Michigan grad students fighting for living wages—and protection from harassment
via GEO 5550

ANN ARBOR, Mich.—As another Midwest winter finally began to give up the ghost and another term was coming to an end for students on campus, graduate students at the University of Michigan decided to take uncertainty into their own hands.

With only a few weeks left in the term, the Graduate Employees Organization, or GEO, at the University of Michigan went on strike on March 29. What brought them to strike was the need for a living wage: The current average salary of a graduate student is $24,000 a year, and the union is looking to get this to $38,000.

Although striking is illegal according to both state law and GEO’s contract—GEO even admits such—the grad students decided to gamble on whether the university would prefer to clean house or pay them a living wage anyway.

April was a contentious month for the striking workers. Their pay ceased on April 2. The university sent out an email warning the strikers they would not be paid for any time not worked. The email also said all graduate student instructors and staff assistants (GSIs and GSSAs, respectively) were required to complete attestation surveys beginning the week of April 9. The union advised its members to not fill out or sign them.

The university then sought a Washtenaw County Circuit Court order to force them back to work; the court refused to intervene.

Not a week later, a different Michigan-based judge ruled the strike was an unfair labor practice. The students’ contract, which ended May 1, contained a no-strike provision, which administrative law judge David Peltz ruled a breach of the graduate student union’s duty to bargain in good faith.

On April 20, on the day that students should have received their normal paycheck, U of M President Santa Ono sent campus police to forcefully remove workers picketing around his SUV while he was out to dinner.

Now that commencement season is over and the campus has quieted down, the striking workers’ future is still on the table.

Beyond pay

Although the demands for a living wage have been at the forefront of their strike, the graduate students’ platform goes beyond pay. It proposes radical changes in campus security, minimum standards for COVID and disability safety, and basic healthcare.

It also addresses issues specific to particular groups of students. International graduate students, for instance, are hit with extra expenses from taxes and visa submissions which are not covered by the university, and Master’s students are often not included in the discussion of open teaching positions. The union wants both of these things to change.

It also looks beyond the troubles of the higher education industry: Transgender healthcare, reproductive rights, workload, and harassment and discrimination are also addressed.

Considering widespread state and personal violence against the trans community, the ubiquity of abortion bans, the mental health(care) crisis, and the persistence of workplace power imbalances, the GEO’s bargaining platform reads less like a union’s demands and more like a treatise on human rights. If there is any takeaway from the symptoms the platform addresses, it is that this fight is not just about the problems on a single campus.

Despite this, in most local media coverage of the strike, pay has become almost the sole focus. This is because of how the university is framing the discussion around money.

Under their “Facts of Compensation,” the U of M’s press release and updates on the strike show a clear demarcation between the hourly wage to meet Ann Arbor’s cost of living ($18.67/hour) and what graduate students in the GEO make today ($35/hour). The same graph shows what the university has offered as its counteroffers ($37/hour and $39/hour). When put side-by-side with what the GEO workers have proposed ($55/hour in the first year), it’s no wonder that the demands might come off looking unreasonable.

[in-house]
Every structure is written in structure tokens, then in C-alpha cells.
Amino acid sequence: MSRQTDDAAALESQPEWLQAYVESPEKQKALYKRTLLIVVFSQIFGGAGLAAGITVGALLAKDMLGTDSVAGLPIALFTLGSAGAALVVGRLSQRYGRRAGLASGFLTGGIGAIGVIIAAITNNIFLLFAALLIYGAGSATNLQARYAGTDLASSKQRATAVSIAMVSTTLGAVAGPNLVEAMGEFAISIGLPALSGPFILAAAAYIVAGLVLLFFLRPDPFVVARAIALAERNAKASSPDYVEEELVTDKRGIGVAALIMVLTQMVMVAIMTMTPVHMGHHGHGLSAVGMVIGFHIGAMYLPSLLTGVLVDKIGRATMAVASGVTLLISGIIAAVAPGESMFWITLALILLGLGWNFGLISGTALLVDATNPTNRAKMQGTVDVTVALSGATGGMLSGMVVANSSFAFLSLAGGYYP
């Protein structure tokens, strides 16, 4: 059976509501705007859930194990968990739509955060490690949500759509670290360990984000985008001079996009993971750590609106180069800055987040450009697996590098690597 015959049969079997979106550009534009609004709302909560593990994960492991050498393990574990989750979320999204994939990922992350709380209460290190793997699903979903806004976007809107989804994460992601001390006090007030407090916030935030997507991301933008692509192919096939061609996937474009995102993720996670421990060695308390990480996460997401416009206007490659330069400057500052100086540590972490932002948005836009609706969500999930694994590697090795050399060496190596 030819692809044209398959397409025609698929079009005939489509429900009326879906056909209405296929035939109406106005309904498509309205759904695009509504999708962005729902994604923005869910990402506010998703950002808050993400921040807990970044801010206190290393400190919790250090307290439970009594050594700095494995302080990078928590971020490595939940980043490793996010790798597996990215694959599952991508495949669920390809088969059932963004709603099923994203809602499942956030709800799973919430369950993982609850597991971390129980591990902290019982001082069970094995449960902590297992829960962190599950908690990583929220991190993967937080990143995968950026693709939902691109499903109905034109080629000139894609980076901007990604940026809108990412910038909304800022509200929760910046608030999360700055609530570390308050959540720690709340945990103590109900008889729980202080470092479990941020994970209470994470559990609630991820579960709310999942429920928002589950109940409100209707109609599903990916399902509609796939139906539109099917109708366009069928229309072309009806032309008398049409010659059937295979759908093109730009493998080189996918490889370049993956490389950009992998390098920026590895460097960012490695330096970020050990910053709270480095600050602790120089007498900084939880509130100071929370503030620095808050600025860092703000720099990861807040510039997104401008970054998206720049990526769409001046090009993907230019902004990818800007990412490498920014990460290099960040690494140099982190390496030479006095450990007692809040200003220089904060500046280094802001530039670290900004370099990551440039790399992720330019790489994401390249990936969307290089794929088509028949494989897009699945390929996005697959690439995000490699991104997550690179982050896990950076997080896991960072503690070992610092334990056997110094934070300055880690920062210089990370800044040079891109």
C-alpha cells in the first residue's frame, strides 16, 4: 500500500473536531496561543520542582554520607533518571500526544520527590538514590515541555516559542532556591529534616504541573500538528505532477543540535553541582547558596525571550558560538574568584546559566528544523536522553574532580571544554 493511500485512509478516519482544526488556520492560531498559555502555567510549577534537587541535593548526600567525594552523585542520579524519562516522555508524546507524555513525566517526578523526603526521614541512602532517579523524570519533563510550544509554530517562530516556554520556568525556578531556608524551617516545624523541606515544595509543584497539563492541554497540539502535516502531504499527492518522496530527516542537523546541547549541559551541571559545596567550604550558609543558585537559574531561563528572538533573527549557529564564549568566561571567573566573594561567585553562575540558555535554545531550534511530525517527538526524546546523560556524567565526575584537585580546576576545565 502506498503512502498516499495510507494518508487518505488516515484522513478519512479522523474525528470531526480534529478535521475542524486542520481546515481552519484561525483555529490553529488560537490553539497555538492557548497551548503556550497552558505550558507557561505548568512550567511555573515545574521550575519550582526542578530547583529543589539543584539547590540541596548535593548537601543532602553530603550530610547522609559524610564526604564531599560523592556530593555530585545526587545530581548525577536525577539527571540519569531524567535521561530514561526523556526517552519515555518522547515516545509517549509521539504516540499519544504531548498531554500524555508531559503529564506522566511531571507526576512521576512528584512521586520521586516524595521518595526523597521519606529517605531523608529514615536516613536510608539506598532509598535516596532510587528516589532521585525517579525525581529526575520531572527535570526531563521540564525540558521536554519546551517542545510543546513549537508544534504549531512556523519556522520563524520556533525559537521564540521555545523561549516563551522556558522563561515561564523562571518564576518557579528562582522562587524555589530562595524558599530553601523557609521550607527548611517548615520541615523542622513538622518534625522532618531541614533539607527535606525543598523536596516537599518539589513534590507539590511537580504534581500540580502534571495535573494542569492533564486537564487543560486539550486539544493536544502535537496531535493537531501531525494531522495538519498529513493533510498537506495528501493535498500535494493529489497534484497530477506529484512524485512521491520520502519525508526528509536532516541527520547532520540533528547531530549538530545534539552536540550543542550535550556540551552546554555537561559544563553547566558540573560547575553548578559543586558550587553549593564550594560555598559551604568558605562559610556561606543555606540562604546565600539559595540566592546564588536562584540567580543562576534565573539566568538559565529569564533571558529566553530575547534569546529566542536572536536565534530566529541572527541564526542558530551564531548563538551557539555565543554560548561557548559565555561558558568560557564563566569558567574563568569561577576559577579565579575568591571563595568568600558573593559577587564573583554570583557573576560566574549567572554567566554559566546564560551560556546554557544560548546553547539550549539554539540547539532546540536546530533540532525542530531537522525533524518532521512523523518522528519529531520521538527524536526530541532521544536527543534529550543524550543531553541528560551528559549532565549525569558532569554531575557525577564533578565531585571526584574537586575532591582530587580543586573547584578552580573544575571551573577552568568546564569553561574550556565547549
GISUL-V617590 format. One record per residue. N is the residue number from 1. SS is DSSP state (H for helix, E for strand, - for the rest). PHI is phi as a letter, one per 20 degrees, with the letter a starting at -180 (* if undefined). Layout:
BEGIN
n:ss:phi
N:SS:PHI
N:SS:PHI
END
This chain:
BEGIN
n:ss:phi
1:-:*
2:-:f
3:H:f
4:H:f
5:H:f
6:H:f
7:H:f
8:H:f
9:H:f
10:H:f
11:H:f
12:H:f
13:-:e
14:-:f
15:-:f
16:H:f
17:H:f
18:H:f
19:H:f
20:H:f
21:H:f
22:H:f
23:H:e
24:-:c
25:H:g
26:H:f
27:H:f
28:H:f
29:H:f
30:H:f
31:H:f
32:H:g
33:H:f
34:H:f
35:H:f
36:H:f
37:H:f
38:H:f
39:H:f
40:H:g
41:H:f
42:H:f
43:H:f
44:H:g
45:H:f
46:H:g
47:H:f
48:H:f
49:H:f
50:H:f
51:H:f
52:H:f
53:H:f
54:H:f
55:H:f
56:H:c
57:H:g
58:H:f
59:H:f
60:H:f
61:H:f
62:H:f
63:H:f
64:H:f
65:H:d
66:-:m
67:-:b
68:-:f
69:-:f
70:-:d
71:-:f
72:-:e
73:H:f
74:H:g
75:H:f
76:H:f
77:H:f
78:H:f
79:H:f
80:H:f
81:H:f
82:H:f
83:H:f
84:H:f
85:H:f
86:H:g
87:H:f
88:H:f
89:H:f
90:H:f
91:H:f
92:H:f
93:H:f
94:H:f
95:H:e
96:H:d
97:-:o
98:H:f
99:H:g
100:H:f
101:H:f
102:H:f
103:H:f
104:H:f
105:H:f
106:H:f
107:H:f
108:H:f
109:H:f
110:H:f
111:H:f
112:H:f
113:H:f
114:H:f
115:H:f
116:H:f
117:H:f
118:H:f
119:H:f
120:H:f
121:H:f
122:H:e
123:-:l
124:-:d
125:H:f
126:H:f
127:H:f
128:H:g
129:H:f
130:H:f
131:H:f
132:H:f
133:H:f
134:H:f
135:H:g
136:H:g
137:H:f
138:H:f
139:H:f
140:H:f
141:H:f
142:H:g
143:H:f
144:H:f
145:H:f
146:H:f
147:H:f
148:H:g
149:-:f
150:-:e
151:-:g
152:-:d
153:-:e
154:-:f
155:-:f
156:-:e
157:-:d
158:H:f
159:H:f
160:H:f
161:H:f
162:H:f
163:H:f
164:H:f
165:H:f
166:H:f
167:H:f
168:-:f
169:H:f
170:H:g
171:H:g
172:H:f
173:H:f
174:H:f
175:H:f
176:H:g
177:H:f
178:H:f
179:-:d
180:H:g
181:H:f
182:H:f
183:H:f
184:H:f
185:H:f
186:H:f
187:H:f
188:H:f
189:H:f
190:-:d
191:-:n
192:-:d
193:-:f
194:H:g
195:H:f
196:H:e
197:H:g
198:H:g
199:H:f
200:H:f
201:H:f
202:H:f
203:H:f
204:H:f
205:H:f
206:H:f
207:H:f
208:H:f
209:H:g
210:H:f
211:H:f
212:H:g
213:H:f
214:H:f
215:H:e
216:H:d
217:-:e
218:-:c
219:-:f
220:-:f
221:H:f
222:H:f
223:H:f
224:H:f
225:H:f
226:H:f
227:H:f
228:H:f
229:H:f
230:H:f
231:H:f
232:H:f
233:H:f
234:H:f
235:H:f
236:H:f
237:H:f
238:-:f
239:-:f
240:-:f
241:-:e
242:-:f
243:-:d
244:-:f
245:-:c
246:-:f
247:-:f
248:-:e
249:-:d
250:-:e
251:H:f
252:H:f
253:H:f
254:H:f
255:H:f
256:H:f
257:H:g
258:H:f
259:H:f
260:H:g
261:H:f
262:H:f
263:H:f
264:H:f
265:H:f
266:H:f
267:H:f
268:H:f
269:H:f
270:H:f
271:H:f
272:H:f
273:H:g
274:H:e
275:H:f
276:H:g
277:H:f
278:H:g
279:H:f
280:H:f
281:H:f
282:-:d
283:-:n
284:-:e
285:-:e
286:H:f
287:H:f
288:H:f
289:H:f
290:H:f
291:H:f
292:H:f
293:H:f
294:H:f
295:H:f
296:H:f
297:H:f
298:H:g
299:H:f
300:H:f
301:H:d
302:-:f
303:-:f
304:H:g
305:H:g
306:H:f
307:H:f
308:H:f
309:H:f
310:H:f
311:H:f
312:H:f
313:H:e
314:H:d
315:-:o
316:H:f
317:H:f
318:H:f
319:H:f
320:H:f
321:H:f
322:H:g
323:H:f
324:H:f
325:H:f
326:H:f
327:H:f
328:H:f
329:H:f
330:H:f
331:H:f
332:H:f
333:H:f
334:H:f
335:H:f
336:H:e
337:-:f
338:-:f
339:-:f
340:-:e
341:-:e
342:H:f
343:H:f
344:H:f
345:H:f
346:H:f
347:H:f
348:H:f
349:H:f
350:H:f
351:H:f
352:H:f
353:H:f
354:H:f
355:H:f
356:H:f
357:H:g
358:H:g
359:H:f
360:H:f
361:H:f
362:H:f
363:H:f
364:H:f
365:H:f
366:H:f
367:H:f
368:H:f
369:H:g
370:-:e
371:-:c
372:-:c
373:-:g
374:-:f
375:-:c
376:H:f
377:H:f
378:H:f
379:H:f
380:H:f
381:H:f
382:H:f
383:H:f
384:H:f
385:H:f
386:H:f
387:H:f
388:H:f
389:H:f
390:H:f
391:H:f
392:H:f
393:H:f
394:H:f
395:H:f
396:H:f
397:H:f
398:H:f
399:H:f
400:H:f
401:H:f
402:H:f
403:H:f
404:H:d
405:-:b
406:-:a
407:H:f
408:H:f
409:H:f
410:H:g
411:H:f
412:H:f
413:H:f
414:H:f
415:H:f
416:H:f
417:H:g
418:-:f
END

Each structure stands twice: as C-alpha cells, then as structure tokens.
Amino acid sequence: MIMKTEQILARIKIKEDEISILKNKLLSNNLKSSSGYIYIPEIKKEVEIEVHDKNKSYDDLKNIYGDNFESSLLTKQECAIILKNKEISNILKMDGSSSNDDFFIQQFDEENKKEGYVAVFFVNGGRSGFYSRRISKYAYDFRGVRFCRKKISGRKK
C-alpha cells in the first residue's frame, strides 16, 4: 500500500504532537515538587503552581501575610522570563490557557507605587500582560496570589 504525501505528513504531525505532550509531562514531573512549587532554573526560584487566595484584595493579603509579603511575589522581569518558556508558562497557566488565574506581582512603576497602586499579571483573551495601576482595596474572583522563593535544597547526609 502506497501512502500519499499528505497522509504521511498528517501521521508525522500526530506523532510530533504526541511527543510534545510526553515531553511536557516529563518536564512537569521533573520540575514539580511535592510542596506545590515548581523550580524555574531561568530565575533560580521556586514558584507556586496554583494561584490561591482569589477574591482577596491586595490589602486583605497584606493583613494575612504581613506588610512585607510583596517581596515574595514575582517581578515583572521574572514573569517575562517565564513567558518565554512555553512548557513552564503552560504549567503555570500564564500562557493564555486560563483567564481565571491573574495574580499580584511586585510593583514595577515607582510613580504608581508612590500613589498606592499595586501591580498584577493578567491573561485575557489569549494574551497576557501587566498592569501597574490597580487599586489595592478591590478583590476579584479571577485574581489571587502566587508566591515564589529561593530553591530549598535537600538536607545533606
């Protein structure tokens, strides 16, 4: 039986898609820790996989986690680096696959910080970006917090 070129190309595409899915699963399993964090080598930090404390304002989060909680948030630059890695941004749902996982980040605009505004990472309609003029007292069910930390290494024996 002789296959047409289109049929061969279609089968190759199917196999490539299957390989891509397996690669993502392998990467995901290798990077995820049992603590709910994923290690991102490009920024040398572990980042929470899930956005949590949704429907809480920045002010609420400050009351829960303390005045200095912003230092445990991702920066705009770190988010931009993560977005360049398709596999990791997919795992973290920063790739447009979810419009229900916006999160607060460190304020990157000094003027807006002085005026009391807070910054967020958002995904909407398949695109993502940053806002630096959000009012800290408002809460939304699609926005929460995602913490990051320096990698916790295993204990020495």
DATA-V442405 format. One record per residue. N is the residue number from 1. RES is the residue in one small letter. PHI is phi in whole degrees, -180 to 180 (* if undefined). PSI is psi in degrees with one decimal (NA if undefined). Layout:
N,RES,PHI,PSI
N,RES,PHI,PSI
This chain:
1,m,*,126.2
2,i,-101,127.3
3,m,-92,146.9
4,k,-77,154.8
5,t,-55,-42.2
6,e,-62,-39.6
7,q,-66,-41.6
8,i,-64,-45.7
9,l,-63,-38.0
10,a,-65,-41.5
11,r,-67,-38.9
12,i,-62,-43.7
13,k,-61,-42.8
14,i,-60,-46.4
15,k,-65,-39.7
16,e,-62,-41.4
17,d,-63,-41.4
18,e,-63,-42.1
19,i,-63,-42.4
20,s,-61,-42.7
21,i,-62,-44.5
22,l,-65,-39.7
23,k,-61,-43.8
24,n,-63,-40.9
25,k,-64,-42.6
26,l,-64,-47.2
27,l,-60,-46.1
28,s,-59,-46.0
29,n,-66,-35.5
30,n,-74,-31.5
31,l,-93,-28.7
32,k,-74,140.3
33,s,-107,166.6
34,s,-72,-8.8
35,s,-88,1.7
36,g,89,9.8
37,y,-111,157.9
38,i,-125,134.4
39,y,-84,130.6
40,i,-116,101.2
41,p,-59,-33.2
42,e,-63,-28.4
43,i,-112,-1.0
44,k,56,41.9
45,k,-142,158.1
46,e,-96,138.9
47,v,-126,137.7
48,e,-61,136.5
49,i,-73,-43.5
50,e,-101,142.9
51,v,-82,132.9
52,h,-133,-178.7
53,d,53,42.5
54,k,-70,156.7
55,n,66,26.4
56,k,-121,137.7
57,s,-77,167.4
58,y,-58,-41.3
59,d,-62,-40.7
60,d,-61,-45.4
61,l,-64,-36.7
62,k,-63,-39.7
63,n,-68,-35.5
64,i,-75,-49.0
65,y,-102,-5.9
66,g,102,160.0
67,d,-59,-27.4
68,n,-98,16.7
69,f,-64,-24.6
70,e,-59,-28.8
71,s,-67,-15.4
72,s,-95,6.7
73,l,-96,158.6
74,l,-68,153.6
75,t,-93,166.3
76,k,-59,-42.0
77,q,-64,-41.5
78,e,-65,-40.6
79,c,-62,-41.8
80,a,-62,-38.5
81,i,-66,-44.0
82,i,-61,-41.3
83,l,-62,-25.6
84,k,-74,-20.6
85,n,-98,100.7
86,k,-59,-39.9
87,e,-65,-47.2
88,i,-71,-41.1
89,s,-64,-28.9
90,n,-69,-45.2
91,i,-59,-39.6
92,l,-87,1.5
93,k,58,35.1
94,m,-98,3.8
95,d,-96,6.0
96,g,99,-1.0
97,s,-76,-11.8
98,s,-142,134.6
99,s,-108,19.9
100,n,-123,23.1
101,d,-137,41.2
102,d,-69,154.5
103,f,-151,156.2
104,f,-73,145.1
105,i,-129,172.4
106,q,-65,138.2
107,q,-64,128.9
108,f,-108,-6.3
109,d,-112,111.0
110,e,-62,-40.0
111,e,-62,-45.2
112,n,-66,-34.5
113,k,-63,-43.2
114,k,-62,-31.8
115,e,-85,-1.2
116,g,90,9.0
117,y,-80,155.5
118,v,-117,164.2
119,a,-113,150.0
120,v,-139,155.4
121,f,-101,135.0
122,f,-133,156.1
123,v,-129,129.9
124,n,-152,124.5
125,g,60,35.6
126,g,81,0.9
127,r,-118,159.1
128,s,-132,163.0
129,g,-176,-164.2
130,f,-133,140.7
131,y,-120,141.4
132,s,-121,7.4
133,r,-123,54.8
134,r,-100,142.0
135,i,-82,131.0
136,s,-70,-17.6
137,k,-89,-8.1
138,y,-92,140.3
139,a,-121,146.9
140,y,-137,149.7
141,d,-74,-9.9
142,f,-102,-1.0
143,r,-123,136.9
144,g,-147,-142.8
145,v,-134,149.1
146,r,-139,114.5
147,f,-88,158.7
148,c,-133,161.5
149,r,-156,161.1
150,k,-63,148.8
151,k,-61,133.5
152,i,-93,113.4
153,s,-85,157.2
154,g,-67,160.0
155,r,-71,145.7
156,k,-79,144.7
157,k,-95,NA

Despite claiming that they remain “ready and willing” to negotiate, however, the university does not want to address the fact that graduate students tend to only bill 16-20 hours a week, despite working well above the 20-hour mark. The GEO’s demand of $55/hour needs to be understood in the framework of part-time work rather than the university’s implied 40 hours or more.

When calculating a salary of $38,000 down to an hourly wage, graduate students not-so-surprisingly only make $18.27/hour.

Harassment and power on campus

Normally, when workers go on strike, we only ever hear that the issue is about pay, benefits, time off, or safety issues. What gets missed is not only the long history of workers’ movements battling both sexual harassment and racism but also the very real power that someone like a manager or mentor maintains even after a company acquiesces to other demands.

GEO’s demands for anti-harassment protections come in the midst of a national debate around power differences between faculty and graduate students.

In recent years, bans against amorous relationships between graduate workers and faculty have been on the rise. The University of Vermont and the University of Central Florida both advanced policies to ban them last year. The University of Michigan passed a policy banning amorous relationships between faculty and undergraduate students which took effect in 2019, and now GEO is demanding to take this one step further.

Graduate workers and allied faculty members in support of such bans have argued that there is an inherent power imbalance at work. Faculty not only have influence over graduate students’ grades, funding, and experience opportunities, the students’ reputations in their fields are just as vulnerable to scrutiny.

It is important to acknowledge that a faculty member’s tenure—or, perhaps more accurately, the power that comes with a tenured position—is not isolated to the university where they work. It extends to influence and recognition in the eyes of various publication editorial boards, similar departments at different colleges, and even the private sector.